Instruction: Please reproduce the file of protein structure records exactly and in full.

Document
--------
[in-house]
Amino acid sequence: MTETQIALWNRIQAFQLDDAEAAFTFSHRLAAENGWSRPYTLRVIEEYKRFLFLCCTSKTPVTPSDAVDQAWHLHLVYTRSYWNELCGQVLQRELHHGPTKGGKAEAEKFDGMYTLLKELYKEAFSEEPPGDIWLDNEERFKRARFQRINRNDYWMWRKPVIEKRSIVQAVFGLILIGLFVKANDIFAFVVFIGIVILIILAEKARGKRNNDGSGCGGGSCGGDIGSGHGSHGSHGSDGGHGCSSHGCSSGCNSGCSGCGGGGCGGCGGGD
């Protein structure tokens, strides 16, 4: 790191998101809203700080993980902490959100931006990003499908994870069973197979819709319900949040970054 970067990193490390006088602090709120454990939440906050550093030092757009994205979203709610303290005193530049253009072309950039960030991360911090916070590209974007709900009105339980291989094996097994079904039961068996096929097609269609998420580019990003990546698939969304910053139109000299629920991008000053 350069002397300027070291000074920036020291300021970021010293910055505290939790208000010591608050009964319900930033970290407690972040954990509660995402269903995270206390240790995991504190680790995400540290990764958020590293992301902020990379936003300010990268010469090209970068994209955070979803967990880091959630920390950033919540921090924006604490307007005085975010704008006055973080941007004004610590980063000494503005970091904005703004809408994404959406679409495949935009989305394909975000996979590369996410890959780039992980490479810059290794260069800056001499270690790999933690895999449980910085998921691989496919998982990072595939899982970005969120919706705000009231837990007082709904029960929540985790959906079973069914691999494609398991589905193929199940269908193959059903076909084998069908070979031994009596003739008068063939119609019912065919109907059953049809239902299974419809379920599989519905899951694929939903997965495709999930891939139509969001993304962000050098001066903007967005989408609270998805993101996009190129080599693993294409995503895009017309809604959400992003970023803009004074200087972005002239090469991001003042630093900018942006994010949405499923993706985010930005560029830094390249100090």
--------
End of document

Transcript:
[in-house]
Amino acid sequence: MTETQIALWNRIQAFQLDDAEAAFTFSHRLAAENGWSRPYTLRVIEEYKRFLFLCCTSKTPVTPSDAVDQAWHLHLVYTRSYWNELCGQVLQRELHHGPTKGGKAEAEKFDGMYTLLKELYKEAFSEEPPGDIWLDNEERFKRARFQRINRNDYWMWRKPVIEKRSIVQAVFGLILIGLFVKANDIFAFVVFIGIVILIILAEKARGKRNNDGSGCGGGSCGGDIGSGHGSHGSHGSDGGHGCSSHGCSSGCNSGCSGCGGGGCGGCGGGD
């Protein structure tokens, strides 16, 4: 790191998101809203700080993980902490959100931006990003499908994870069973197979819709319900949040970054 970067990193490390006088602090709120454990939440906050550093030092757009994205979203709610303290005193530049253009072309950039960030991360911090916070590209974007709900009105339980291989094996097994079904039961068996096929097609269609998420580019990003990546698939969304910053139109000299629920991008000053 350069002397300027070291000074920036020291300021970021010293910055505290939790208000010591608050009964319900930033970290407690972040954990509660995402269903995270206390240790995991504190680790995400540290990764958020590293992301902020990379936003300010990268010469090209970068994209955070979803967990880091959630920390950033919540921090924006604490307007005085975010704008006055973080941007004004610590980063000494503005970091904005703004809408994404959406679409495949935009989305394909975000996979590369996410890959780039992980490479810059290794260069800056001499270690790999933690895999449980910085998921691989496919998982990072595939899982970005969120919706705000009231837990007082709904029960929540985790959906079973069914691999494609398991589905193929199940269908193959059903076909084998069908070979031994009596003739008068063939119609019912065919109907059953049809239902299974419809379920599989519905899951694929939903997965495709999930891939139509969001993304962000050098001066903007967005989408609270998805993101996009190129080599693993294409995503895009017309809604959400992003970023803009004074200087972005002239090469991001003042630093900018942006994010949405499923993706985010930005560029830094390249100090």